Speed Reads

Coronavirus news you can use

What's safe to do in the summer of coronavirus?

Memorial Day is always kind of an odd holiday to mark the unofficial start of summer, and that was especially true this year. Some people sheltered at home and others crowded in pools, while the nation collectively mourned the nearly 100,000 Americans who died from COVID-19 — more than the U.S. dead in every war from Vietnam onward combined, The Washington Post notes. FDA Commissioner Stephen Hahn tweeted Sunday a reminder that "the coronavirus is not yet contained" and "it is up to every individual to protect themselves and their community."

Hahn highlighted "social distancing, hand washing, and wearing masks," but what activities are safe during a pandemic where a dangerous, contagious virus spreads by saliva droplets passed from one person to another? NPR's Morning Edition graded 14 options, based on advice from infectious disease and public health experts. Some of their guidance was intuitive: camping is generally low-risk while crowding into a bar is high-risk. But there were some surprises, too.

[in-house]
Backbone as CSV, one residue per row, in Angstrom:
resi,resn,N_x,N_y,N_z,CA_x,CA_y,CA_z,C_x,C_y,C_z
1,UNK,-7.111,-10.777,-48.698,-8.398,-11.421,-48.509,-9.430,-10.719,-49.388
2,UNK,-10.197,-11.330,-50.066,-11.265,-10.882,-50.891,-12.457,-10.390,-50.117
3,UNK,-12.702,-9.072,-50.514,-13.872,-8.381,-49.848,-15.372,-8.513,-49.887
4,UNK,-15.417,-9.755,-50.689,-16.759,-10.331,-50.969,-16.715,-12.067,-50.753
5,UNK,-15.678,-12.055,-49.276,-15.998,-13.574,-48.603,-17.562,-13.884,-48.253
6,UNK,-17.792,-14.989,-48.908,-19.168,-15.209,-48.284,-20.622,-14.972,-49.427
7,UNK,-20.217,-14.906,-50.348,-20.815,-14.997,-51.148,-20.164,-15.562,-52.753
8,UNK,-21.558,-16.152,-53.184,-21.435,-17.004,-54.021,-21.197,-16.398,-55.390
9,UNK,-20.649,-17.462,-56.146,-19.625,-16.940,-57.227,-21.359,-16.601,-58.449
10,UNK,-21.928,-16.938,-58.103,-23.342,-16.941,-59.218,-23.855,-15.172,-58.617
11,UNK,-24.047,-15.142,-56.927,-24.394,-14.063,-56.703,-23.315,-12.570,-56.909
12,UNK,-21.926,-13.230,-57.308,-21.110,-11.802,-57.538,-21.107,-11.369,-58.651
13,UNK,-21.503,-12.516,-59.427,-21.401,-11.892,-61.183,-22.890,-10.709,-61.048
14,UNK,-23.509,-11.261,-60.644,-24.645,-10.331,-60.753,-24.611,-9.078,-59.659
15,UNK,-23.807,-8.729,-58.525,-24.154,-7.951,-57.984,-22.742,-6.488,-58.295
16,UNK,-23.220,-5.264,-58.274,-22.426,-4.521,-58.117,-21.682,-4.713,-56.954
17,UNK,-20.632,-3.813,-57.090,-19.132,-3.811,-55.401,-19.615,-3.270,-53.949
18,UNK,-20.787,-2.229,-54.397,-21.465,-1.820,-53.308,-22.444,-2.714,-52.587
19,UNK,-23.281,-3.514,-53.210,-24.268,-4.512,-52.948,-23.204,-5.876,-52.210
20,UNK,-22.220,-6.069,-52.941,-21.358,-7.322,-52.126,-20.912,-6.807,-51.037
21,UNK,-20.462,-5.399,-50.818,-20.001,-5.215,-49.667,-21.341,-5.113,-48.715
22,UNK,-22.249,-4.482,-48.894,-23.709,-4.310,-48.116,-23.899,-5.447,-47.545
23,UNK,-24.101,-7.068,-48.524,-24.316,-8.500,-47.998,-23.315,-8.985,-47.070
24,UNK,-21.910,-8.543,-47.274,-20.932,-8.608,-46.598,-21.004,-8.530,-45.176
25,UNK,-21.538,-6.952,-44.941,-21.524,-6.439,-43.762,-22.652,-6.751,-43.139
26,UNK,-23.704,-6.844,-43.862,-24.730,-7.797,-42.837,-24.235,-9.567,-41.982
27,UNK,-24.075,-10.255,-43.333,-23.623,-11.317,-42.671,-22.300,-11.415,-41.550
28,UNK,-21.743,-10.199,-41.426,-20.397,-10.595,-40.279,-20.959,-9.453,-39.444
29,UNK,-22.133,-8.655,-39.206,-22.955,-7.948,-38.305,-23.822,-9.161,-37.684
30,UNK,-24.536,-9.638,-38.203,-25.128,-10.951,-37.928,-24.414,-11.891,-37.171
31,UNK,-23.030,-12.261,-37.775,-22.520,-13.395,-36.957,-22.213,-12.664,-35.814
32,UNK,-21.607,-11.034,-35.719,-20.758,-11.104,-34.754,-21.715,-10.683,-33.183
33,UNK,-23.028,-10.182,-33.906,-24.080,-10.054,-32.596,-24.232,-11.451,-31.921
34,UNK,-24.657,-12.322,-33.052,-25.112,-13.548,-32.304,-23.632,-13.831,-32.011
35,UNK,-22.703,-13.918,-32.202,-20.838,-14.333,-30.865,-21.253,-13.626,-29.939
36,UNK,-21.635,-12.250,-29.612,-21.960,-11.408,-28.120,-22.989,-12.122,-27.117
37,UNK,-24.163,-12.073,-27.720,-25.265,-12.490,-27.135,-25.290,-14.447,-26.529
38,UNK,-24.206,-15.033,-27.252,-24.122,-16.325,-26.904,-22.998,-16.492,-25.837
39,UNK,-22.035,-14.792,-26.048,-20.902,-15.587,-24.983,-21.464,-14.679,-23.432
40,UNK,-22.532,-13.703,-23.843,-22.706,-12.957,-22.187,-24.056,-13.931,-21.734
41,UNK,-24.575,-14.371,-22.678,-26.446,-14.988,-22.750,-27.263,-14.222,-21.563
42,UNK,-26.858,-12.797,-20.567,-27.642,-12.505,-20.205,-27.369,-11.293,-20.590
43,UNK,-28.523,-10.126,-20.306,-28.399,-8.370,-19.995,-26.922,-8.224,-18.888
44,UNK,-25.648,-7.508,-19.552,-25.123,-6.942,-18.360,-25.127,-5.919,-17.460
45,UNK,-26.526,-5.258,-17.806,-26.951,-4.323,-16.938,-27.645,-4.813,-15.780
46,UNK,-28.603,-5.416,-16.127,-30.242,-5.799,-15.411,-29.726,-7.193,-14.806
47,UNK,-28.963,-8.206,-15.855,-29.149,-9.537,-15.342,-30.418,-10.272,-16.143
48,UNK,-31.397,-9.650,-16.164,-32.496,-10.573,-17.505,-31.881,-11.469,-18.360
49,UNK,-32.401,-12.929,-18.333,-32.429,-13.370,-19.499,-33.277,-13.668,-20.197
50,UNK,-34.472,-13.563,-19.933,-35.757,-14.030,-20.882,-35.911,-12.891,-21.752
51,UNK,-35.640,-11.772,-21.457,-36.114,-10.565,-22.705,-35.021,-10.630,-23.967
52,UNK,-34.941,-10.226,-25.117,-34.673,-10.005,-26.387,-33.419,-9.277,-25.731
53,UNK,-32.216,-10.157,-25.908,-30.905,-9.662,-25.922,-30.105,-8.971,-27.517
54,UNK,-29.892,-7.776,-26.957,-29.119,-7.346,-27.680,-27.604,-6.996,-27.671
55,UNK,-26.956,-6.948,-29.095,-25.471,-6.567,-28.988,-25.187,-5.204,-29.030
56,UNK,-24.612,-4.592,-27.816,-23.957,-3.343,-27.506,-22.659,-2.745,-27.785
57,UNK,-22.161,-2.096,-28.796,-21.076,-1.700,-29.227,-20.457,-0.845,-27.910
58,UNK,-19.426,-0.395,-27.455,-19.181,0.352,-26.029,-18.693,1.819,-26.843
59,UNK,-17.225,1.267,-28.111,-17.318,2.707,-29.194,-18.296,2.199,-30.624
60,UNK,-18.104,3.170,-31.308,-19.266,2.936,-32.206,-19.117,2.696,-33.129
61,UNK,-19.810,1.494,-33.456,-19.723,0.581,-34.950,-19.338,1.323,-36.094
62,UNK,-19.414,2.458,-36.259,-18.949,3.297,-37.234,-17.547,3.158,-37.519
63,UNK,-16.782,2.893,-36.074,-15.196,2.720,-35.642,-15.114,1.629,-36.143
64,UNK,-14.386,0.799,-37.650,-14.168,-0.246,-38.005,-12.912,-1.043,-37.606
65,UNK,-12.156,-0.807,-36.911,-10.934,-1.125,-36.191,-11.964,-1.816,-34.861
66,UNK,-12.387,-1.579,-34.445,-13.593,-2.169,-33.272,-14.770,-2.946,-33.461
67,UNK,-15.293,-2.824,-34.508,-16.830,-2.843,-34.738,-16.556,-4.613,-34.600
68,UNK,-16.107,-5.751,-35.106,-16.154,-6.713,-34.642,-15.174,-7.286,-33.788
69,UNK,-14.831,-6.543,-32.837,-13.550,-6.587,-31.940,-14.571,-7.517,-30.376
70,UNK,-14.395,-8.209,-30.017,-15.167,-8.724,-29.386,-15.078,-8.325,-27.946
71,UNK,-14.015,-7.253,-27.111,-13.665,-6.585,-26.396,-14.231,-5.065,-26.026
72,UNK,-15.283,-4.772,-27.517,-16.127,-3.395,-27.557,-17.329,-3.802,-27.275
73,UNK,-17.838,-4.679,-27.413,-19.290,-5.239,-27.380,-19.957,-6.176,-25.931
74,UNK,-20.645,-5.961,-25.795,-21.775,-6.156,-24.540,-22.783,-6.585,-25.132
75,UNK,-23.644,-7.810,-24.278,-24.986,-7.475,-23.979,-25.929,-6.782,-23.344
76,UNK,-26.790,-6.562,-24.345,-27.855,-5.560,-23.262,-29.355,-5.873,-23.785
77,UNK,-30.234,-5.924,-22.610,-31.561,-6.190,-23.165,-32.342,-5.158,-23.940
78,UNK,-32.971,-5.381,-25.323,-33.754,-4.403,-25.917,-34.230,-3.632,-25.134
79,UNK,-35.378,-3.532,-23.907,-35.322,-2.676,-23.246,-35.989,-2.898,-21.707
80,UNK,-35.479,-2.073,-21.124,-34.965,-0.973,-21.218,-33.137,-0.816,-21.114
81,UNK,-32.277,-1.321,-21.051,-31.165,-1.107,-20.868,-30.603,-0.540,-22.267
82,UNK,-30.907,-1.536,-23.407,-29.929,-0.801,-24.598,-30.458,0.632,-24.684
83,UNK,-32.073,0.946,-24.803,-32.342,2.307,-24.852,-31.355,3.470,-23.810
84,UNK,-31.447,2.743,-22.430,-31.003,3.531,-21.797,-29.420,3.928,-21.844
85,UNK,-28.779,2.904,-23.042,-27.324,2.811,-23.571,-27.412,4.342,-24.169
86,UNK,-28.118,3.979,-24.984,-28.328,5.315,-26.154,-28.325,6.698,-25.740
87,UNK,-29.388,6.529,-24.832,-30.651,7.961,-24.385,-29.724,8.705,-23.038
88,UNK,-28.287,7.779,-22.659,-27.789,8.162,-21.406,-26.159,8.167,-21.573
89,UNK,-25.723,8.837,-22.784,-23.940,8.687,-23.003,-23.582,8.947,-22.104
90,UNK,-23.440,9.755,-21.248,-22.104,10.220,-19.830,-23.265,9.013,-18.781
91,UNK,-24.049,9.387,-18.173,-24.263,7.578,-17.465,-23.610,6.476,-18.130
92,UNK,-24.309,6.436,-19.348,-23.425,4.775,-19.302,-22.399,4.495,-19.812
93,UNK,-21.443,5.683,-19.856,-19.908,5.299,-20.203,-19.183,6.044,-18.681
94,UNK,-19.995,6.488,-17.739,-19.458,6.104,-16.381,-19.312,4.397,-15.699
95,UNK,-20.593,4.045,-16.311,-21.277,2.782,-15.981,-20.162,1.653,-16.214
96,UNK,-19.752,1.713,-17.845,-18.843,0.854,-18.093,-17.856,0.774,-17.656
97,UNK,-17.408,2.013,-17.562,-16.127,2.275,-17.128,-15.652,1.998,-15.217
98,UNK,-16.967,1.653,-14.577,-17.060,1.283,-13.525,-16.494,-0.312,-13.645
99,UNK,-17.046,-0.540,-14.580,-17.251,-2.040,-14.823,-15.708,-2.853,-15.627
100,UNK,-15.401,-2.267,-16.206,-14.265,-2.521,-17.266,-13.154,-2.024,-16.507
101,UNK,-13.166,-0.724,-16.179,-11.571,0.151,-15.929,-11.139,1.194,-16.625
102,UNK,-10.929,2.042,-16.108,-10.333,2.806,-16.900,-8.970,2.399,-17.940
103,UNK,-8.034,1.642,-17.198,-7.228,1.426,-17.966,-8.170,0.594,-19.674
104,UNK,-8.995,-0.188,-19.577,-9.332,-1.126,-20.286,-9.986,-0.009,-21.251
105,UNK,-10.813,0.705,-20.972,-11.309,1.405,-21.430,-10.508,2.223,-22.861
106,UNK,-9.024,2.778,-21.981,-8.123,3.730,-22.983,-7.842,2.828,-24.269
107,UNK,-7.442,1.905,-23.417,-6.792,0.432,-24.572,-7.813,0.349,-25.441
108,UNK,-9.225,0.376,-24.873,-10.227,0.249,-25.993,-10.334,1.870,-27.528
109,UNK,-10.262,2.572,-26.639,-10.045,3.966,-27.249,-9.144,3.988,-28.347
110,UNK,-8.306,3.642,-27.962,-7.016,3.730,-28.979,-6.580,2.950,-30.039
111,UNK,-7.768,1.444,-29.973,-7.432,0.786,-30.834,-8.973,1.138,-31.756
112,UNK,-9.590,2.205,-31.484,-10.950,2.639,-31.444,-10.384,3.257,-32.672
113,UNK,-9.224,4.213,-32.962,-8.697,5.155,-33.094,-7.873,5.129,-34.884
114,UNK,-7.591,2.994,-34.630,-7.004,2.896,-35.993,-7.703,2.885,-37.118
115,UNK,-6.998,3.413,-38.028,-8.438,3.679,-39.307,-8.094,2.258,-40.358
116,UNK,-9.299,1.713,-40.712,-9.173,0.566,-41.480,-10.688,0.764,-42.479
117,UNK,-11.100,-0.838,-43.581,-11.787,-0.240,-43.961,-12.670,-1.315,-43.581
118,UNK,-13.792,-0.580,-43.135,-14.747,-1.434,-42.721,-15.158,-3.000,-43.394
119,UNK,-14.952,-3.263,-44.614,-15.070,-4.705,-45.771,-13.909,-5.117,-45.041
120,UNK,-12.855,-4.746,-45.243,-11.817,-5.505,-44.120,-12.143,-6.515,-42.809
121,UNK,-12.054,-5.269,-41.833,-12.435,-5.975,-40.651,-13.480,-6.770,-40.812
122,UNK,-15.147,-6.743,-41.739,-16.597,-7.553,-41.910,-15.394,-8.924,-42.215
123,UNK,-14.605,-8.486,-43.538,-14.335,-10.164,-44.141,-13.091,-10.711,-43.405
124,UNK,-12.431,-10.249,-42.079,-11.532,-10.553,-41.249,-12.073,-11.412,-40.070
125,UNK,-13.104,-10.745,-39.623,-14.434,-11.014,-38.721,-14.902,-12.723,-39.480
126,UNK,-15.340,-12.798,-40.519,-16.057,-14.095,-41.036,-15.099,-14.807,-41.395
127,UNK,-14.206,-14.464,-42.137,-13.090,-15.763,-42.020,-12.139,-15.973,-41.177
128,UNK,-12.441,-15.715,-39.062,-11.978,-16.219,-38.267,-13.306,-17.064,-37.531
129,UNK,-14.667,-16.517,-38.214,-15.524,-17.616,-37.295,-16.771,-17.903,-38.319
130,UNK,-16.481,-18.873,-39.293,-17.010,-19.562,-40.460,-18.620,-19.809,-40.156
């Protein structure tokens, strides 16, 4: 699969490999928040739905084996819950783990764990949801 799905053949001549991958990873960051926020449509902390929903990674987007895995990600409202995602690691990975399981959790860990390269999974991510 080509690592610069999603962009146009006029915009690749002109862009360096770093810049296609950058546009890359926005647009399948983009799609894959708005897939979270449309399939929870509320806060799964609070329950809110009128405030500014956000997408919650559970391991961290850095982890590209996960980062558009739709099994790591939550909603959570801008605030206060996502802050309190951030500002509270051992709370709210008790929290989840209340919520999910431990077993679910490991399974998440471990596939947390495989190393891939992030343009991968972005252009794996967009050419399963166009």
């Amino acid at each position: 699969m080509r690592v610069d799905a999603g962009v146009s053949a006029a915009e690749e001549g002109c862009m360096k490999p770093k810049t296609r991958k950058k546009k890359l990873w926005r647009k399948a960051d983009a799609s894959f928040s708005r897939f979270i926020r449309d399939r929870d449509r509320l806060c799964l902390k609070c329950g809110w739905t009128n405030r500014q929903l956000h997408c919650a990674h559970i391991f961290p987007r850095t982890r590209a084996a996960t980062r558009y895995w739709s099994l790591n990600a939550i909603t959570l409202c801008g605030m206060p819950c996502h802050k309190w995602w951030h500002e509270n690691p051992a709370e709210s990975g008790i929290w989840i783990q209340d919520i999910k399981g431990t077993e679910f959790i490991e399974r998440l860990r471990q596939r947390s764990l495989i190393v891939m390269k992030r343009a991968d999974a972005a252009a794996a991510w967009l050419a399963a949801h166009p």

Going to a public pool or beach, renting a vacation house with another trusted family, and letting friends use your bathroom were all deemed relatively low-risk, while using a public restroom and staying at a hotel were judged low to medium risk, and going to an indoor religious service, getting a hair cut, and eating indoors at a restaurant were high or medium-high on the risk scale. As a general rule of thumb, "always choose outdoors over indoor, always choose masking over not masking, and always choose more space for fewer people over a smaller space," epidemiologist Dr. Emily Landon tells NPR News.

The Centers for Disease Control and Prevention's guidance on traveling during the COVID-19 pandemic is a little more conservative, highlighting some risks from camping — you are farther from a hospital and can still share bathrooms and picnic areas with potentially infectious people — and reminding everyone that not all state and national parks will be open, and some won't have functioning bathrooms. But "in many areas, people can visit parks, trails, and open spaces as a way to relieve stress, get some fresh air and vitamin D, stay active, and safely connect with others," CDC adds, noting that safe usually means keeping a distance of six feet from others.